Getting Started with Household Plants
If you’ve been thinking of bringing a little green to your life indoors, houseplants are an ideal way to brighten up just about any room in your home. Don’t forget to buy a nice pot for your plant too! And remember, keeping plants happy often comes down to intuition. Gardening is, after all, a combination of education and experience.
Shopping for plants
A large majority of houseplants originate from tropical or sub-tropical climates, and will thrive indoors with a little sunlight. Understanding their origins will provide a safe basis for acclimatising them to your home. Look for plants with strong leaves that are not turning yellow at the edges (unless they are meant to. Make sure the roots are not coming out of the container, which is sign that the plant has stayed in the pot for too long.
Keeping them happy
Every plant has different sunlight needs, but in general, the more sunlight a plant receives, the more water it will need. Keep an eye on how houseplants with lots of exposure of sunlight are doing regularly, especially when it gets hot. Keep plants away from draft spots, air conditioners and central heating systems. Too little sunlight can lead to plant leaves turning a pale yellow, a condition known as chlorosis. Yellowing can also be a sign of nutrient deficiency, pests, over or under watering, or a result of dusty leaves. Have a look at the vases and pots we have available here.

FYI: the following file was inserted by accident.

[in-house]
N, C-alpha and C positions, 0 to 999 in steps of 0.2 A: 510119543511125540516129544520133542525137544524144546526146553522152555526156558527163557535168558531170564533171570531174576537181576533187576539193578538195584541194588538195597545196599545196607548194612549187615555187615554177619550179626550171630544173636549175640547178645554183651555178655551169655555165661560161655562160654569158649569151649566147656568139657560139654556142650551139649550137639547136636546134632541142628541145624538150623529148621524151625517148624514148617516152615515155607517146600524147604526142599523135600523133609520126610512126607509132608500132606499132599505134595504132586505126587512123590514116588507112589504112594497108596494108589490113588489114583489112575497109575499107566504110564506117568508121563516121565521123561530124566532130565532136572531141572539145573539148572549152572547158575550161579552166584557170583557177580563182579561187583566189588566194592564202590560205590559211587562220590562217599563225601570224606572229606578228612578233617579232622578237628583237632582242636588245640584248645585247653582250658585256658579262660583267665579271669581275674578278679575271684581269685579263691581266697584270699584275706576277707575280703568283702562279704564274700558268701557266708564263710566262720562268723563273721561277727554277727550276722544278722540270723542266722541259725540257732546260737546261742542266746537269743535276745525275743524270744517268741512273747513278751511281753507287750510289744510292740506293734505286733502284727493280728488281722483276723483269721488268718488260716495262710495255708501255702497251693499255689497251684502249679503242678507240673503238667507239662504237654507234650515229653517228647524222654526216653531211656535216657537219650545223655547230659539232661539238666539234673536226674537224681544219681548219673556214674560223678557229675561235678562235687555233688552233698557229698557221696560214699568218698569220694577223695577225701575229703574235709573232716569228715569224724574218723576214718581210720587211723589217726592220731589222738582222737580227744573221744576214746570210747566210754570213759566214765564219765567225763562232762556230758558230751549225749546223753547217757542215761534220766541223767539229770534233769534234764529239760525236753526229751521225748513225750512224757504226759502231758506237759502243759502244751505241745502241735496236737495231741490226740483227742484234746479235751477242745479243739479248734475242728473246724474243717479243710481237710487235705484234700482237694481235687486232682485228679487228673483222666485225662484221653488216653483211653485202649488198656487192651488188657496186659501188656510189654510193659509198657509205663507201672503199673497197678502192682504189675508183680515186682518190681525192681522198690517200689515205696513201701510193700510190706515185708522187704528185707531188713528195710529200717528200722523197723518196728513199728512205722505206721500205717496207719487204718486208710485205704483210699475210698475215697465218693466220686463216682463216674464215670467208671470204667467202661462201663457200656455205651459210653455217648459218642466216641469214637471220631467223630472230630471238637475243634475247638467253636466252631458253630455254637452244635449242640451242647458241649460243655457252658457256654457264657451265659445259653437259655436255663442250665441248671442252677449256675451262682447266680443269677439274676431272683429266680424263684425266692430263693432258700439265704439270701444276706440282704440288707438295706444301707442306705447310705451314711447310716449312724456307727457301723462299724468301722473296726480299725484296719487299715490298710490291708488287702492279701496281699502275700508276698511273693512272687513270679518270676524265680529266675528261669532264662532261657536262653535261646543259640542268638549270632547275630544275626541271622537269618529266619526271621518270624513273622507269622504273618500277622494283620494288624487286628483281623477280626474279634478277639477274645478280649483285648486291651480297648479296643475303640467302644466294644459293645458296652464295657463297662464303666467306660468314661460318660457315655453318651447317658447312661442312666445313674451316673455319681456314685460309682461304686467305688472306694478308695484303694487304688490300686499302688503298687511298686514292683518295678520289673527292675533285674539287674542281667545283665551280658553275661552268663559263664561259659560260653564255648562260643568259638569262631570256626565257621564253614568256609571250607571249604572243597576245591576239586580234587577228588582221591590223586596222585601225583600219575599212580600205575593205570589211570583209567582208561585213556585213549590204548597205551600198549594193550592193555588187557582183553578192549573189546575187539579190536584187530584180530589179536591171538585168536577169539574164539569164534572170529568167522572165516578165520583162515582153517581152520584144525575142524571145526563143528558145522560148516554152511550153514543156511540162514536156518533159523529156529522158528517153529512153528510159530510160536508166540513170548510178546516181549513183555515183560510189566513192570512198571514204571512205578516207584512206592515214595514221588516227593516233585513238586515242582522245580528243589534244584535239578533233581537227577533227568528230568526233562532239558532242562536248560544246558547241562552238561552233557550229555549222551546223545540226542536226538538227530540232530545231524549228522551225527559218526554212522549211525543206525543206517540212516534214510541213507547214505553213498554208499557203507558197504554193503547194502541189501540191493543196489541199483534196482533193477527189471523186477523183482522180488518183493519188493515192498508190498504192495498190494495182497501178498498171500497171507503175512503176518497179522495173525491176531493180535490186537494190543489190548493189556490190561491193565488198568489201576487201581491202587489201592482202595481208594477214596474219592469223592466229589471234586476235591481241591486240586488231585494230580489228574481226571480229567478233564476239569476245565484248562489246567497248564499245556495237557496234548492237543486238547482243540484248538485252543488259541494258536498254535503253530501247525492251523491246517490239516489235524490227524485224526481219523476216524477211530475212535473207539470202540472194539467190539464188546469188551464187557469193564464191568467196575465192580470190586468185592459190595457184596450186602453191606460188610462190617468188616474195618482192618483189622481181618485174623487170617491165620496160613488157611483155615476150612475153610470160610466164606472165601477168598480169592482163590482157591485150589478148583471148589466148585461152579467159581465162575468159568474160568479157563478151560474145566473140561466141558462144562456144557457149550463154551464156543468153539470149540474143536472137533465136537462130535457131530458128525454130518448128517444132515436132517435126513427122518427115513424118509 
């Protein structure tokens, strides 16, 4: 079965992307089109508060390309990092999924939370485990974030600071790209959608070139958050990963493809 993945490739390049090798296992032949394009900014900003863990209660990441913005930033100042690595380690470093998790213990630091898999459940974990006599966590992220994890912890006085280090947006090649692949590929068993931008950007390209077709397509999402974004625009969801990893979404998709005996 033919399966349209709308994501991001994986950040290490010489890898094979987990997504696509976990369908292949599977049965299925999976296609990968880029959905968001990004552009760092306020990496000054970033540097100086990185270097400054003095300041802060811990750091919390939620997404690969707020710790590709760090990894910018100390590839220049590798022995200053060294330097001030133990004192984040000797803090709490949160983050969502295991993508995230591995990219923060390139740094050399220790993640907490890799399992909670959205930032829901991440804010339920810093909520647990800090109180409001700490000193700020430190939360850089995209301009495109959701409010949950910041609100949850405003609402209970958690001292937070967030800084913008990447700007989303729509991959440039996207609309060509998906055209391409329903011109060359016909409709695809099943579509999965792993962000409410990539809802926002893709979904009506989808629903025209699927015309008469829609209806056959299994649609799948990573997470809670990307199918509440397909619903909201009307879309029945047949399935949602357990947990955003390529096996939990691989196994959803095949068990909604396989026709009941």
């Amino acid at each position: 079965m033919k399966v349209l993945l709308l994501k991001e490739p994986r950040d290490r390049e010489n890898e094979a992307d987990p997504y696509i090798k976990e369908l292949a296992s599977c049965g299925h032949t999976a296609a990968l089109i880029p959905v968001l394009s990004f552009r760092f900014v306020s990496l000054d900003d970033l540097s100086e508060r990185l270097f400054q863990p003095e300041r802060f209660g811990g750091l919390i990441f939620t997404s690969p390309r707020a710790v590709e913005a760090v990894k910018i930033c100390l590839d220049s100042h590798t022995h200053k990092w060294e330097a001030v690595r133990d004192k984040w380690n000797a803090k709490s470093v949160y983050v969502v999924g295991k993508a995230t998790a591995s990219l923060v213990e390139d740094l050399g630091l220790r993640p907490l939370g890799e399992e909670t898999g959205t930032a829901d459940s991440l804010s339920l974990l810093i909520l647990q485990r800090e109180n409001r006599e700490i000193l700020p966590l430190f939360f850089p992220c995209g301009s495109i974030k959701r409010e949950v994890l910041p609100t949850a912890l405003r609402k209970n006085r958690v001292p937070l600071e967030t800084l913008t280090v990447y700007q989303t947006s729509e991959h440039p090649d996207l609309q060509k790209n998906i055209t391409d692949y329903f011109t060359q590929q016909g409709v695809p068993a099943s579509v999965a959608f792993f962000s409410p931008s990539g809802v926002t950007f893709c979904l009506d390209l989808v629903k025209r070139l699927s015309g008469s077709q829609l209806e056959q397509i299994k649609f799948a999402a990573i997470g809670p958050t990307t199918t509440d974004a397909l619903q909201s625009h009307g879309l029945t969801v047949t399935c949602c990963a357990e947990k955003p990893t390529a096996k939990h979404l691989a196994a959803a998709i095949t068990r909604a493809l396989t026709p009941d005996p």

When replanting into a new container from the one the plant came in, it is best if the new pot allows water to drain out. Ideally, containers should be of a similar size as the one the plant was bought in, as this avoids using too much soil and overwatering later on. Material-wise, moisture-saving containers made of terracotta, resin, and fibreglass are a safe choice and can be easily matched to glazed saucers or bottom dishes. Plants that need dry roots such as succulents and herbs should be potted in self-draining containers, while plants that prefer wet roots, like ferns, will do better in closed pots.
Overwatering is the most common cause of plant death. There is no hard and fast rule about how much water a plant requires and how often, but one way to understand a plant’s needs is to find out about its origins. When watering, the best way is to do so until water leaks out from the bottom of the pot. For plants in self-draining containers, it is a good idea to check the saucer after a day to see if any water is left over to dispose. An easy way to find out whether a plant needs more water is to lift it: a drier plant will be lighter, whereas a wet one will be heavier. When going away, place plastic bottles filled with water upside down into the soil so water can slowly leak into the earth, or ask a good friend to help out with watering.
Wondering what plants are best for your home? Check out our list of perfect houseplants here.